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Please use this identifier to cite or link to this item: http://ntour.ntou.edu.tw:8080/ir/handle/987654321/45549

Title: Glucagon regulates ACC activity in adipocytes through the CAMKKβ/AMPK pathway.
Authors: I-Chen Peng;Zhen Chen;Wei Sun;Ying-Shiuan Li;Traci LaNai Marin;Pang-Hung Hsu;Mei-I Su;Xiaopei Cui;Songqin Pan;Christian Y. Lytle;David A. Johnson;Frank Blaeser;Talal Chatila;John Y-J. Shyy
Contributors: 國立臺灣海洋大學:生命科學系
Date: 2012
Issue Date: 2018-03-26T06:10:07Z
Publisher: American Physiological Society
Abstract: Abstract: Glucagon is important for regulating lipid metabolism in part through its inhibition of fatty acid synthesis in adipocytes. Acetyl-CoA carboxylase 1 (ACC1) is the rate-limiting enzyme for fatty acid synthesis. Glucagon has been proposed to activate cAMP-dependent protein kinase A (PKA), which phosphorylates ACC1 to attenuate the lipogenic activity of ACC1. Because AMP-activated protein kinase (AMPK) also inhibits fatty acid synthesis by phosphorylation of ACC1, we examined the involvement of AMPK and its upstream kinase in the glucagon-elicited signaling in adipocytes in vitro and in vivo. LC-MS-MS analysis suggested that ACC1 was phosphorylated only at Ser79, an AMPK-specific site, in glucagon-treated adipocytes. Pharmacological inhibitors and siRNA knockdown of AMPK or PKA in adipocytes demonstrate that glucagon regulates ACC1 and ACC2 activity through AMPK but not PKA. By using Ca2+/calmodulin-dependent protein kinase kinase-β knockout (CaMKKβ−/−) mice and cultured adipocytes, we further show that glucagon activates the CaMKKβ/AMPK/ACC cascade. Additionally, fasting increases the phosphorylation of AMPK and ACC in CaMKKβ+/+ but not CaMKKβ−/− mice. These results indicate that CaMKKβ/AMPK signaling is an important molecular component in regulating lipid metabolism in adipocytes responding to glucagon and could be a therapeutic target for the dysregulation of energy storage.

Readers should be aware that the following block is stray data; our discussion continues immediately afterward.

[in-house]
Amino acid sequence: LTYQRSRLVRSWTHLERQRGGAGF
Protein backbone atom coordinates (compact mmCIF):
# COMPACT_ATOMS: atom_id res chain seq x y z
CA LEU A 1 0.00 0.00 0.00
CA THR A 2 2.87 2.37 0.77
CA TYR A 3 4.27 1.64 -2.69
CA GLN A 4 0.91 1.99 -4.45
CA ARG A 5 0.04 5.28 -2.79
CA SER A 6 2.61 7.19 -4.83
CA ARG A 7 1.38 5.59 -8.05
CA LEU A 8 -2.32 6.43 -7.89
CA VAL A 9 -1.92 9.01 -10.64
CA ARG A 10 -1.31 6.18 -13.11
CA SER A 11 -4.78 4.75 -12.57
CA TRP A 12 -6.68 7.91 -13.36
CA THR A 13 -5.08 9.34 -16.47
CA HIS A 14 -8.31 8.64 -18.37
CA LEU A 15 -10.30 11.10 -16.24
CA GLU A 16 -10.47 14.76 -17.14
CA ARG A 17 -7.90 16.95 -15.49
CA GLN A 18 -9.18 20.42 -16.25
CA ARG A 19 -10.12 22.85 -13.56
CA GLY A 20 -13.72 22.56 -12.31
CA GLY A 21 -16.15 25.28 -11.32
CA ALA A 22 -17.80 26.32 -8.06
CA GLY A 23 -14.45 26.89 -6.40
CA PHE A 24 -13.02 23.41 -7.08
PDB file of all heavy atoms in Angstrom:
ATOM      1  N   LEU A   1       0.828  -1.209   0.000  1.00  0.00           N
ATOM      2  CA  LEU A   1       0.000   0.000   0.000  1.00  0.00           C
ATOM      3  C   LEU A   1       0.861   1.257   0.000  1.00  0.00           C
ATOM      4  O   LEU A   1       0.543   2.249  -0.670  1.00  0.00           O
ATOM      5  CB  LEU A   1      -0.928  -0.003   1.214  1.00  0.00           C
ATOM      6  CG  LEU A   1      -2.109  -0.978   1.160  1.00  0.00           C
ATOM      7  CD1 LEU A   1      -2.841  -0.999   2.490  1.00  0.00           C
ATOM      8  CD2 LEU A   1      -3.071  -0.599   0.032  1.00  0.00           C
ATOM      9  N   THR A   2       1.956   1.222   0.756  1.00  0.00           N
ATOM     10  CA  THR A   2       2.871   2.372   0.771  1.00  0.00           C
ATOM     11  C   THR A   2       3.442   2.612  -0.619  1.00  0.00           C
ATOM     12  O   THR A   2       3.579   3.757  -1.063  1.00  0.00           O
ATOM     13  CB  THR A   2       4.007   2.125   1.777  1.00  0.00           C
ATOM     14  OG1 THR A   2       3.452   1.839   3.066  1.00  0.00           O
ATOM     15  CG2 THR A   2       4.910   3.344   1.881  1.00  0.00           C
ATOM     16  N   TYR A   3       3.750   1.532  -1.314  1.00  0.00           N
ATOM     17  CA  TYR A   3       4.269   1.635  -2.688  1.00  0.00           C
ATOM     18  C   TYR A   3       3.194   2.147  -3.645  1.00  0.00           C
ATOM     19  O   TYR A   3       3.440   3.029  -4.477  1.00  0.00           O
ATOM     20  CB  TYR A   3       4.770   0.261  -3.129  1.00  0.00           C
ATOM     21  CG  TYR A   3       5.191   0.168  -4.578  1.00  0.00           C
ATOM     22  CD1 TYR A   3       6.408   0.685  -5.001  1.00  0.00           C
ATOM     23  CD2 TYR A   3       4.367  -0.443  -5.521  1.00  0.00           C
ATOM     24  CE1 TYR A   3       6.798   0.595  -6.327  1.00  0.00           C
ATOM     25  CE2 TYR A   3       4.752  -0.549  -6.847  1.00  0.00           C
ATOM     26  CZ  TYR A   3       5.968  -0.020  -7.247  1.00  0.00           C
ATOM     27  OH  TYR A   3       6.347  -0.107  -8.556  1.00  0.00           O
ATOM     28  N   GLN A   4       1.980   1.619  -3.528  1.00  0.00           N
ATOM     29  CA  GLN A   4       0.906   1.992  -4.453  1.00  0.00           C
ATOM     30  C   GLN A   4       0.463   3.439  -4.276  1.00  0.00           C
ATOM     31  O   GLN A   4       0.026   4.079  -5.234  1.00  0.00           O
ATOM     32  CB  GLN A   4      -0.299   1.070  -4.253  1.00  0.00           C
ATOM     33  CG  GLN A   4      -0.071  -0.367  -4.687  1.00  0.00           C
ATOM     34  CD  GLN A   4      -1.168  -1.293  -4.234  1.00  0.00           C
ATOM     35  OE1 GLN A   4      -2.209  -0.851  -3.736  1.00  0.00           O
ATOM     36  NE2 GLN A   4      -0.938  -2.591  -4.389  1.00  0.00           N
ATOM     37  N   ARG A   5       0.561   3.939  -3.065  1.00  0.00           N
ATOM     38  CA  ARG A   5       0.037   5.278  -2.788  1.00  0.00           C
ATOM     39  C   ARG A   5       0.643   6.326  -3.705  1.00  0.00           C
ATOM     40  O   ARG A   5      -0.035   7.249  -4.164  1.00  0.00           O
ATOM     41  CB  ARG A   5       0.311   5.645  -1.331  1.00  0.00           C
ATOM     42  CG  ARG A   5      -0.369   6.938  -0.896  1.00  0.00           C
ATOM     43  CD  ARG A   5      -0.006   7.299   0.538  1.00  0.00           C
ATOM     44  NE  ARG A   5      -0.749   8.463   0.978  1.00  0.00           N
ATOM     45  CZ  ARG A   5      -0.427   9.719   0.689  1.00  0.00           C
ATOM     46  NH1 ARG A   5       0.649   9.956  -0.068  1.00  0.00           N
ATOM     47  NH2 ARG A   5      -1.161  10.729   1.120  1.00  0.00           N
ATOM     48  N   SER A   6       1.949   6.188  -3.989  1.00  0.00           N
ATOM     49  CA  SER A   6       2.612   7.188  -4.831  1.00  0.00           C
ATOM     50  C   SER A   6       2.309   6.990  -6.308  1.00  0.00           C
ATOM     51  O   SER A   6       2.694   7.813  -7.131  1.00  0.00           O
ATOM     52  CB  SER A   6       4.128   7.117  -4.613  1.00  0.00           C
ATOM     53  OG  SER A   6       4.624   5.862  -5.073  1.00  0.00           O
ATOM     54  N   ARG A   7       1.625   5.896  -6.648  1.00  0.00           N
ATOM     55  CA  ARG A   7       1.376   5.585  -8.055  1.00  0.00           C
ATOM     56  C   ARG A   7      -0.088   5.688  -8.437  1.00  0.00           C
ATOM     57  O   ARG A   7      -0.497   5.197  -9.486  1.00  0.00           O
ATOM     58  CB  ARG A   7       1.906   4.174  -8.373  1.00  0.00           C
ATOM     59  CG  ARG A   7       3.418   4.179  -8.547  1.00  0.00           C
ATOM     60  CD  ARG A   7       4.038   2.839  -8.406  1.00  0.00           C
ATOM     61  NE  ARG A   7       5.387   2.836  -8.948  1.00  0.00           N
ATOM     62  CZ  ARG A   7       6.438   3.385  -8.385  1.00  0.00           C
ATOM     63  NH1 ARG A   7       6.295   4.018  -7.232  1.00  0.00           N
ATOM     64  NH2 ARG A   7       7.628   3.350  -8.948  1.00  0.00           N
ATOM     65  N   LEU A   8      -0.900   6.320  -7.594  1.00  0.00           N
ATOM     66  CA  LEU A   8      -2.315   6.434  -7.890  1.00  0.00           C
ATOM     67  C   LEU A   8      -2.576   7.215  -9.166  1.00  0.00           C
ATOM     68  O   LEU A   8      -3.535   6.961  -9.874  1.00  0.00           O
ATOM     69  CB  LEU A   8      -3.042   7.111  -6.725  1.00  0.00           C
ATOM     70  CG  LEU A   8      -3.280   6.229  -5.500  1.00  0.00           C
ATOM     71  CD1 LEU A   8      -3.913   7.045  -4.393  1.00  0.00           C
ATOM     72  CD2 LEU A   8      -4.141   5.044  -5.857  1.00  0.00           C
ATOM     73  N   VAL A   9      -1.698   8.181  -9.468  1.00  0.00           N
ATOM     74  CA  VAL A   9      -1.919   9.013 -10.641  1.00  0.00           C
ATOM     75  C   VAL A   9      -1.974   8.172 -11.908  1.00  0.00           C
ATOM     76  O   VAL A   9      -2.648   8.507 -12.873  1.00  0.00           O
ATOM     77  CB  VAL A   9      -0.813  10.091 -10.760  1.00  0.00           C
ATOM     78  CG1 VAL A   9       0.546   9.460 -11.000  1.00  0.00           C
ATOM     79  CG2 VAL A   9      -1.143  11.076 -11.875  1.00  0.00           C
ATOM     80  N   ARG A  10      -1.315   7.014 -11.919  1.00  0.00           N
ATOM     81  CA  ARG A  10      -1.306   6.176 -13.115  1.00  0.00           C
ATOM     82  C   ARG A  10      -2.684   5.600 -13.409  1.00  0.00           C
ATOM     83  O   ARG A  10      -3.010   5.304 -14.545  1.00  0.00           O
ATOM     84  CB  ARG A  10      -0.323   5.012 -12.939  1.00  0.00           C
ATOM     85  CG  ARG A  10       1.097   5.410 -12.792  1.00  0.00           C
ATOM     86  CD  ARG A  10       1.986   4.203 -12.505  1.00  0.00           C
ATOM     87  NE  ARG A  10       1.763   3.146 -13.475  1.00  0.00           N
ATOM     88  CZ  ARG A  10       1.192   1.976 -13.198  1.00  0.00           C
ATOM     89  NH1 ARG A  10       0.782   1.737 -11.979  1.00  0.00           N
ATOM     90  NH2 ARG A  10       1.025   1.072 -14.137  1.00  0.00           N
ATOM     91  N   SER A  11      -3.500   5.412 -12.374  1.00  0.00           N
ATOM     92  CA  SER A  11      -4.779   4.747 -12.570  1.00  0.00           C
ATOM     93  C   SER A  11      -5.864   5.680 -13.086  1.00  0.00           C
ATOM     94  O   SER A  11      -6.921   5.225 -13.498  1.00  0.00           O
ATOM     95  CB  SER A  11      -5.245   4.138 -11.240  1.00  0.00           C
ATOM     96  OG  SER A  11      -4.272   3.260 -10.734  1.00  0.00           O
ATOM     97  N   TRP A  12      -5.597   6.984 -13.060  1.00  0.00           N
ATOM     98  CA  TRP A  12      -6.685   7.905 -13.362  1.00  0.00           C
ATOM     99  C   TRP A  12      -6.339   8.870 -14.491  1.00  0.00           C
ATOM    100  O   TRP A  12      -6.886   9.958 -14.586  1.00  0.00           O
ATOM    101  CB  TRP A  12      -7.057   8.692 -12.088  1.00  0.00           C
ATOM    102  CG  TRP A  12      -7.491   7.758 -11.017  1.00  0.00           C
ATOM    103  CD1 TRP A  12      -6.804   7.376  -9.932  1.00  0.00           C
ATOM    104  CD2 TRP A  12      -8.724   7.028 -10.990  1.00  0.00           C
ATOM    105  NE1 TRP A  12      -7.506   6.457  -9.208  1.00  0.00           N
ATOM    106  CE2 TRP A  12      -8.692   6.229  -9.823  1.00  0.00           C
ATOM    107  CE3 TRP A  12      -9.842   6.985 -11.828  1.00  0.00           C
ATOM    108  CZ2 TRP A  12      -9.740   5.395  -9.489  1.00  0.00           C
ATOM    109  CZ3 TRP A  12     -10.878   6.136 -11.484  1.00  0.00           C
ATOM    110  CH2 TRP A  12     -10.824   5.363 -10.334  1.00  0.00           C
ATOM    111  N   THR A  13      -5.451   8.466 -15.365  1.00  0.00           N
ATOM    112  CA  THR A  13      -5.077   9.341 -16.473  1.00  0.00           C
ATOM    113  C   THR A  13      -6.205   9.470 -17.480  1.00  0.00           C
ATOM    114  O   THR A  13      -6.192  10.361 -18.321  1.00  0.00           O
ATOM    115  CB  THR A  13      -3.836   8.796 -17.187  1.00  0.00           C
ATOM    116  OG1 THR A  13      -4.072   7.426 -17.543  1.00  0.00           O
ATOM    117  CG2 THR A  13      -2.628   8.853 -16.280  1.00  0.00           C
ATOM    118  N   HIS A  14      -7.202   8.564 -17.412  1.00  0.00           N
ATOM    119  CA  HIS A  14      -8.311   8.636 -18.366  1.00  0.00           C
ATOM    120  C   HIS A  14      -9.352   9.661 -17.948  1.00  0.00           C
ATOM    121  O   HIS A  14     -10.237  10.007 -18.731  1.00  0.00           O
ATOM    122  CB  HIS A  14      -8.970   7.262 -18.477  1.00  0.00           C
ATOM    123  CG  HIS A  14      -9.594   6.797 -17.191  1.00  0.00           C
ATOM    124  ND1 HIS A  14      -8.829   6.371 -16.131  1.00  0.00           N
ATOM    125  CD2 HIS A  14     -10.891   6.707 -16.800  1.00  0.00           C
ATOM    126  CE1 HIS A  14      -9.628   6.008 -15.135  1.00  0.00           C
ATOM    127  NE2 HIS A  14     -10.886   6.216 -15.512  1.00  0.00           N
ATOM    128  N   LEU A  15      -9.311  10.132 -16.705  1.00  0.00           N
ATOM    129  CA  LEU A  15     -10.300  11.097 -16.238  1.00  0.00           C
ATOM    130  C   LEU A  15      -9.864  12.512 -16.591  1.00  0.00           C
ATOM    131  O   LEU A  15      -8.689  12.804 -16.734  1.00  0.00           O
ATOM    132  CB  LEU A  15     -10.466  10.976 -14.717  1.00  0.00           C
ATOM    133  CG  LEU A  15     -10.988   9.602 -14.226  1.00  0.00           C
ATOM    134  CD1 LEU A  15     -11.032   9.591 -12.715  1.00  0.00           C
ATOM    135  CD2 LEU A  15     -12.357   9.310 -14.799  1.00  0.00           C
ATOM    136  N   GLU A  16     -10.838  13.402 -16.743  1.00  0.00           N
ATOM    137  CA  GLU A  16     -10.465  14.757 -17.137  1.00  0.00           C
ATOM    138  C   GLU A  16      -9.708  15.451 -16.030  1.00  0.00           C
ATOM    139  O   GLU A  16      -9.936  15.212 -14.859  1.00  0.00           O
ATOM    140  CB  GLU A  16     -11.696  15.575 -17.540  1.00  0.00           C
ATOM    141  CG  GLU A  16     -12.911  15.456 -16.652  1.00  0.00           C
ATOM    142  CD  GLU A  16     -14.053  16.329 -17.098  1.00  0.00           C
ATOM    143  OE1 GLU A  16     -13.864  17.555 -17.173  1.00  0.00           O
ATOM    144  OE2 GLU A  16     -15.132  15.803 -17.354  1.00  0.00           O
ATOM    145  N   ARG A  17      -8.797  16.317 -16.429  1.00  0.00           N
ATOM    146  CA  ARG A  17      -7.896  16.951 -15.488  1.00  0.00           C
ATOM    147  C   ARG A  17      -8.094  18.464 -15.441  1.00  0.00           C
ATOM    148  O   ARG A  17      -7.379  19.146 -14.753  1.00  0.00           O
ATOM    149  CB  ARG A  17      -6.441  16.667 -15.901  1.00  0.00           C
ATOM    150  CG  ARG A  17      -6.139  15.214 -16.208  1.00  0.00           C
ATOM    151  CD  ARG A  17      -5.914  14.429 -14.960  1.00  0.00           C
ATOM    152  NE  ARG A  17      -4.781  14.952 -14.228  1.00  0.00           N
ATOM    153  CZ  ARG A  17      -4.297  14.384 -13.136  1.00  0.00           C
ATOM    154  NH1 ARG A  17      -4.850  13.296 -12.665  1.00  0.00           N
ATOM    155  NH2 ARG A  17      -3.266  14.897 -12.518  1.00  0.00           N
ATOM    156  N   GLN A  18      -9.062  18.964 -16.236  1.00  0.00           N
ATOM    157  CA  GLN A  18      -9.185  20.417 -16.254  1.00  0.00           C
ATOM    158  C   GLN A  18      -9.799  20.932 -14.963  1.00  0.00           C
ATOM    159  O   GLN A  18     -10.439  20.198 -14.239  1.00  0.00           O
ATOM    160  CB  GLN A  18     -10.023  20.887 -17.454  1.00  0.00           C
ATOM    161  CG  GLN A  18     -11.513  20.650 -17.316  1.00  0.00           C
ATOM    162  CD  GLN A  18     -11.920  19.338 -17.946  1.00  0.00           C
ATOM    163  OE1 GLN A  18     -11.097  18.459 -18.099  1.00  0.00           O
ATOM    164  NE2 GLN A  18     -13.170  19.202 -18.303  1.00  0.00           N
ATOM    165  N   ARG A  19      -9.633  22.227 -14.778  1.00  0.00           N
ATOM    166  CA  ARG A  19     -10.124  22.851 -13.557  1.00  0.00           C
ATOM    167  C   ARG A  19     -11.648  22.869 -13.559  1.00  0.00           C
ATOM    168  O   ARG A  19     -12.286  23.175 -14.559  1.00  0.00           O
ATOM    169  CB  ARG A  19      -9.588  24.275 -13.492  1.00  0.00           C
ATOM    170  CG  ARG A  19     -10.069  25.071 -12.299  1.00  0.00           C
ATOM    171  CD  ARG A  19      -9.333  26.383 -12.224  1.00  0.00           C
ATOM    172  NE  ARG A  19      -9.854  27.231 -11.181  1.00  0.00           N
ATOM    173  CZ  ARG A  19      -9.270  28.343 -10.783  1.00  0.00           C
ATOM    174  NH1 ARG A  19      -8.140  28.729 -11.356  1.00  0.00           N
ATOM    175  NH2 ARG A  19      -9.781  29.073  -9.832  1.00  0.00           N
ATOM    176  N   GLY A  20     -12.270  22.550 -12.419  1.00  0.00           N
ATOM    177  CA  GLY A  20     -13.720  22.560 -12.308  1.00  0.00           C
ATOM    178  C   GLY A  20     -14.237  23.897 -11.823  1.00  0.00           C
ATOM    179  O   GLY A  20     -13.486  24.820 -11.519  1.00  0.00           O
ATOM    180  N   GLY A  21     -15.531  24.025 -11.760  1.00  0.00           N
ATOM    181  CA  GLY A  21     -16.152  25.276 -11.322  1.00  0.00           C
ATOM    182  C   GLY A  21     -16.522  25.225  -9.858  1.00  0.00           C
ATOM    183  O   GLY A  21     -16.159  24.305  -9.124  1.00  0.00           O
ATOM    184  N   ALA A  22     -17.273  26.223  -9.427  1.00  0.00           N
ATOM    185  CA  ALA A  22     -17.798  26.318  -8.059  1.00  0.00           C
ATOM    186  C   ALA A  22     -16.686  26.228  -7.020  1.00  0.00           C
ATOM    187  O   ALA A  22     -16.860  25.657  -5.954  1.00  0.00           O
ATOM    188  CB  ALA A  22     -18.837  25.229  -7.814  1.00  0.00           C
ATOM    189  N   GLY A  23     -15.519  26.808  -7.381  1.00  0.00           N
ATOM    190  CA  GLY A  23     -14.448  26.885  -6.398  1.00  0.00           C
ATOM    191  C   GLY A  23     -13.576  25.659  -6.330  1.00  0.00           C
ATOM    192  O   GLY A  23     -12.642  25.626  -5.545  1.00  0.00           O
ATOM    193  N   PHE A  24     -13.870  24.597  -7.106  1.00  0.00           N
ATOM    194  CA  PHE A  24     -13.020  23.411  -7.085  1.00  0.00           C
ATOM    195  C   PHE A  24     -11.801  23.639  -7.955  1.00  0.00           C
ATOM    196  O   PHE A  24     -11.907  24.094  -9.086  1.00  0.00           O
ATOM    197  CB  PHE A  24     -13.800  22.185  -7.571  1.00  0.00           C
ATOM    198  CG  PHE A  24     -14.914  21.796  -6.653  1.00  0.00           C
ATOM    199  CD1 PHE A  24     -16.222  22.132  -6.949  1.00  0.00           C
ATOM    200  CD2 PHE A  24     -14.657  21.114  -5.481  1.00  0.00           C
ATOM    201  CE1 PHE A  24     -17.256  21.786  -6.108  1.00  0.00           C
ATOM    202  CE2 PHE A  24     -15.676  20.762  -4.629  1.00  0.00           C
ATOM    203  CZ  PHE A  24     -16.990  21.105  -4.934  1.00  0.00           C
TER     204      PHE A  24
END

Relation: 302(12)
URI: http://ntour.ntou.edu.tw:8080/ir/handle/987654321/45549
Appears in Collections:[生命科學系] 期刊論文

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